What our team did, headed up by Shaw, was examine who was most likely to have sex with someone outside of their relationship over a period of 1.5 years from the first time point in the study. I refer to this as “cheating” in the title of this post because that is what most of it would entail. However, we are not able to tease out the small number of people who would have agreed with their partners to be in open relationships where it would not be cheating but it would merely be extradyadic sex. But most of what we’re talking about here would be cheating in the sense that it’s having sex with someone else where that would not have been considered “okay” by the partner. And even in unmarried relationships and dating relationships that have turned more serious, people have high expectations for their partner not to step out on them.

Based on some earlier work by Elizabeth Allen, Galena Rhoades, and others on our team, Shaw looked at whether characteristics of the individual or of their relationships tended to tell us more about who was most likely to sex with someone other than their partner over time. In this sample, 14% reported having sex outside of their relationship during the 1.5 years from when they began participating in the long-term study. [Added clarification on 7-31-2013: People who had already had sex with someone other than their partner at the first time point were excluded from these analyses in order to make sure that the study was looking at what predicted future extradyadic sex over the course of the 1.5 years.]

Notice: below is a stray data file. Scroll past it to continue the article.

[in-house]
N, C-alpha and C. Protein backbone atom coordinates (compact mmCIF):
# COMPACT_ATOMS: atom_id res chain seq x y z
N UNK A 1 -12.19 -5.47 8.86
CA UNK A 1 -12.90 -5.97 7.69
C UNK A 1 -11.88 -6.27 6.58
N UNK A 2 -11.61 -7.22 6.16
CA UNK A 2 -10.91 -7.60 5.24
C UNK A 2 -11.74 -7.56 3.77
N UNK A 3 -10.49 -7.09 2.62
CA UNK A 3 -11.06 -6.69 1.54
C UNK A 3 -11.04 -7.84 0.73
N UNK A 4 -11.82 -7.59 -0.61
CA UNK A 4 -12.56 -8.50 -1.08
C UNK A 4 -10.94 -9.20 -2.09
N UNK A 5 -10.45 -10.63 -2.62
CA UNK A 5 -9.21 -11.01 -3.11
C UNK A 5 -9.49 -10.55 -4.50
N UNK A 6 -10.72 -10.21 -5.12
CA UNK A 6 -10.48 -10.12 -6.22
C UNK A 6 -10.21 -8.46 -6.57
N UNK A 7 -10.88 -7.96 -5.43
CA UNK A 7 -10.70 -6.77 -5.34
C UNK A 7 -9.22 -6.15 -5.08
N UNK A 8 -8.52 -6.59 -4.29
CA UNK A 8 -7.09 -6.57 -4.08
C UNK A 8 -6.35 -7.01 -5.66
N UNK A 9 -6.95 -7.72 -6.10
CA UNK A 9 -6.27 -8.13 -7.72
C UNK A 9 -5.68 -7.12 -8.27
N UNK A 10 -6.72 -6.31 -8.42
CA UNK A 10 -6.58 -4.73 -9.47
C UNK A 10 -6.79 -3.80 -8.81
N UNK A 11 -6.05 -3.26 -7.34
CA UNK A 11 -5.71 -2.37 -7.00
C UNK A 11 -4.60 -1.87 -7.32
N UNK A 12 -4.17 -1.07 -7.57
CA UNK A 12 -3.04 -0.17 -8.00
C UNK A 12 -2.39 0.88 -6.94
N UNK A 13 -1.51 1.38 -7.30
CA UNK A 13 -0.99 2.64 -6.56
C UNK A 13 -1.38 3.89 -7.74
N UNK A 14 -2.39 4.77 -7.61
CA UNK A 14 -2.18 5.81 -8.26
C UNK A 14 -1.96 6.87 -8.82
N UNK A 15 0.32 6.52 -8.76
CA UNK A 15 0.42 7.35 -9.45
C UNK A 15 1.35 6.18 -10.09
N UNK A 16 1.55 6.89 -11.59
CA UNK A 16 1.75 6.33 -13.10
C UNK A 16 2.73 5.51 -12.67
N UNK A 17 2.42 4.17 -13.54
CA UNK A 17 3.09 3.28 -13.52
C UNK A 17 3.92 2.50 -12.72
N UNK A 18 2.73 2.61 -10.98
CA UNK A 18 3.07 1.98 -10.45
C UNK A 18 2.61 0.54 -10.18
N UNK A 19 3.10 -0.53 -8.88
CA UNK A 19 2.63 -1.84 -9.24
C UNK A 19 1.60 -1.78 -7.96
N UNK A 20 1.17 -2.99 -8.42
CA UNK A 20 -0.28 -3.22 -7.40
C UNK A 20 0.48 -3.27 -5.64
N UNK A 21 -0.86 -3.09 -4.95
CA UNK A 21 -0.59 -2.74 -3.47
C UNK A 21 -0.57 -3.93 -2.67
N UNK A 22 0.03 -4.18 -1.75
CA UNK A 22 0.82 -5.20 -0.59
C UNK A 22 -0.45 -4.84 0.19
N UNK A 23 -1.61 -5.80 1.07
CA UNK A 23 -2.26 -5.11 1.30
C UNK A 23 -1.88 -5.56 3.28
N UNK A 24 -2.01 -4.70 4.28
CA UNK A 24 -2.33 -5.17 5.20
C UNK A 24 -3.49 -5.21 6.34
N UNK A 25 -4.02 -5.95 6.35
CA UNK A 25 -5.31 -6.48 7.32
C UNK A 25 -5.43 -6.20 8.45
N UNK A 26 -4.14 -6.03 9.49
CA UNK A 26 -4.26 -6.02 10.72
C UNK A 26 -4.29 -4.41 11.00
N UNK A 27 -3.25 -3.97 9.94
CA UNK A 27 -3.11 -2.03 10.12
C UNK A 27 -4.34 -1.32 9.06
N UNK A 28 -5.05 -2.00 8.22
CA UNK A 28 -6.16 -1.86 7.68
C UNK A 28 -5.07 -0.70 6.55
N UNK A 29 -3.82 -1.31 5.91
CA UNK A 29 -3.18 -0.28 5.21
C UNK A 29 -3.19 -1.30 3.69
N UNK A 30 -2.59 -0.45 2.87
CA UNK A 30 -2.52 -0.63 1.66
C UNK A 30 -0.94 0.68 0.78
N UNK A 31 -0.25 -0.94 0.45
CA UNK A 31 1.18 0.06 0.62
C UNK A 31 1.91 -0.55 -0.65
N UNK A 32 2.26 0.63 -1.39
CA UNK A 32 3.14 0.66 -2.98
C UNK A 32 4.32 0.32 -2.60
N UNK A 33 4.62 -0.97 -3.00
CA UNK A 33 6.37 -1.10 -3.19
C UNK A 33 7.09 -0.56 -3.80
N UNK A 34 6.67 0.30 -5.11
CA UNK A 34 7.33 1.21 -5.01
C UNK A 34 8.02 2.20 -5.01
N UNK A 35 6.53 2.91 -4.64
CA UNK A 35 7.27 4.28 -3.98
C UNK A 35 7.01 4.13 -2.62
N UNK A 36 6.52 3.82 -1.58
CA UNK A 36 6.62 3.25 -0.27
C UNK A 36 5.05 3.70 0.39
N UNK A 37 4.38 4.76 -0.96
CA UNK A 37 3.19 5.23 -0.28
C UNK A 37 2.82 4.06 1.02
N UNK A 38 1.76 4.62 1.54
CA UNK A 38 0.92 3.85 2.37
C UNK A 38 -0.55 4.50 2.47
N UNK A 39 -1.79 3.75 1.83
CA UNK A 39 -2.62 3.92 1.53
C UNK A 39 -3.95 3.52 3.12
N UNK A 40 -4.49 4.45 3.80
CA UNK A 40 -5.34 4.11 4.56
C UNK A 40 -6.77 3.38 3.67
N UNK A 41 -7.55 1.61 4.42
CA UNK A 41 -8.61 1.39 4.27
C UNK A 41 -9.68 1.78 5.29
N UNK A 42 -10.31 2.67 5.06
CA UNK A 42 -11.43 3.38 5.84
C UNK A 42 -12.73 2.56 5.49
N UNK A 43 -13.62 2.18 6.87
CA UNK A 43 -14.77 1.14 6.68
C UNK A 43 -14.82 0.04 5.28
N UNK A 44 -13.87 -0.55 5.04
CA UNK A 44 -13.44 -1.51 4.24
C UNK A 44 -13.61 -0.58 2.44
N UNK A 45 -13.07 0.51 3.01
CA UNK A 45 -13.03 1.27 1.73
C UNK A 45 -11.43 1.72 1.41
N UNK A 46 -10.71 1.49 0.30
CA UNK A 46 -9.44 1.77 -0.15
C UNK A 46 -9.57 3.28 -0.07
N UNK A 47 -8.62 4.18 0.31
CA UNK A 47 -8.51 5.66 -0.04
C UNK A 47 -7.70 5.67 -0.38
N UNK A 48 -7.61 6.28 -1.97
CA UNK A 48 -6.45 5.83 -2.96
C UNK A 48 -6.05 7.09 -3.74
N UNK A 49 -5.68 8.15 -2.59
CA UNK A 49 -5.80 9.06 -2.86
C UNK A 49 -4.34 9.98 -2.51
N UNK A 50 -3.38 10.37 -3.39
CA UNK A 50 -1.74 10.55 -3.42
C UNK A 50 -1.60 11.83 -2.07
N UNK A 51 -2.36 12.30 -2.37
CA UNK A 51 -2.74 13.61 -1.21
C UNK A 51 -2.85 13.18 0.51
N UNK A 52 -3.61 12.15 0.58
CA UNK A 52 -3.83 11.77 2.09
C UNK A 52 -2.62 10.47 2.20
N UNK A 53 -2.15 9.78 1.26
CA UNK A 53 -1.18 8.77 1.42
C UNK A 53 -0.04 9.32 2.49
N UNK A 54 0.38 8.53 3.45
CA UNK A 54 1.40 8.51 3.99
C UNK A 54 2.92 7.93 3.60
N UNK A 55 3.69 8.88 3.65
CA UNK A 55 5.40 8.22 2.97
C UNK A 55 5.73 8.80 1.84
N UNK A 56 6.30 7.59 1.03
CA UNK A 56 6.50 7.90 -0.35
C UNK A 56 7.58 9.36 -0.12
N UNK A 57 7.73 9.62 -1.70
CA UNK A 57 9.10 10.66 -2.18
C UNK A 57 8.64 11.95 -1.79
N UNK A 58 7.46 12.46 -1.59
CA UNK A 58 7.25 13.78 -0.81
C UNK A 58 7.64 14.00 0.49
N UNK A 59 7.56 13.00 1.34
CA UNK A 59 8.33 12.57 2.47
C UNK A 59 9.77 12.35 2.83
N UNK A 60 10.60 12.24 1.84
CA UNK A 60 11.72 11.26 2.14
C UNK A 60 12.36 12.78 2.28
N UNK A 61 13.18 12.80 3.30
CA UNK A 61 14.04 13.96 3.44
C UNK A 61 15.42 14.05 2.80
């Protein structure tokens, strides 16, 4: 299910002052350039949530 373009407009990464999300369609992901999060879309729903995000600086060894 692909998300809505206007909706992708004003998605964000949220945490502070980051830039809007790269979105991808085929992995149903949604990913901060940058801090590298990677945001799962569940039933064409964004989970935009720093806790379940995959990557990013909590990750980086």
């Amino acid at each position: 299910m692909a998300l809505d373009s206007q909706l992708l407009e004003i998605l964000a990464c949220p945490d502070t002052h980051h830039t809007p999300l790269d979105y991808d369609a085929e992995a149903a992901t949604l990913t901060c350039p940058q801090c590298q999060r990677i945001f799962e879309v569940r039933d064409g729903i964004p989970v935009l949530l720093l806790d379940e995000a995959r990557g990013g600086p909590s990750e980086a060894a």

What I will now list are the variables (in no particular order) that we found to be associated with having extradyadic sex over the period of time studied (1.5 yrs).

            Individual variables associated with extradyadic sex

- Having more sexual partners prior to the present relationship
- Greater use of alcohol
- Having parents who never married

            Individual variables NOT associated with extradyadic sex

- Gender (males were not more likely than females to cheat)
- Age
- Education
- Religiousness
- Having children (with partner or from prior relationships)
- Parental divorce

Relationship variables associated with extradyadic sex

- Lower relationship satisfaction
- Lower levels of dedication (commitment) to the partner
- Higher levels of negative communication
- A history of physical aggression in the relationship
- Not having mutual plans for marriage
- Suspicion of partner having sex with other(s)
- Partner has had sex with another

Relationship variables NOT associated with extradyadic sex

- Frequency of sex in present relationship
- Satisfaction with sex in present relationship
- Living together

I want to discuss a few highlights here and in my next post. I will leave other interesting details to those who would like to read the journal article written by Amanda Shaw and our team.

There are not a lot of studies looking at unmarried but serious romantic relationships with regard to cheating. That makes this sample we have quite valuable for addressing questions like this. Loads of studies look at infidelity in marriage but few have looked at unmarried serious relationships like we do here. With the changing times, what happens in unmarried relationships is increasingly important to understand because these relationships have massive impacts on peoples’ lives. I am not saying this is a good trend, just that it’s reality. (For more on that point, see my post on “WhatHappens in Vegas Stays in Vegas, Right? Thoughts on Life Before Marriage,” which I plan to update soon. So, stay tuned for that.)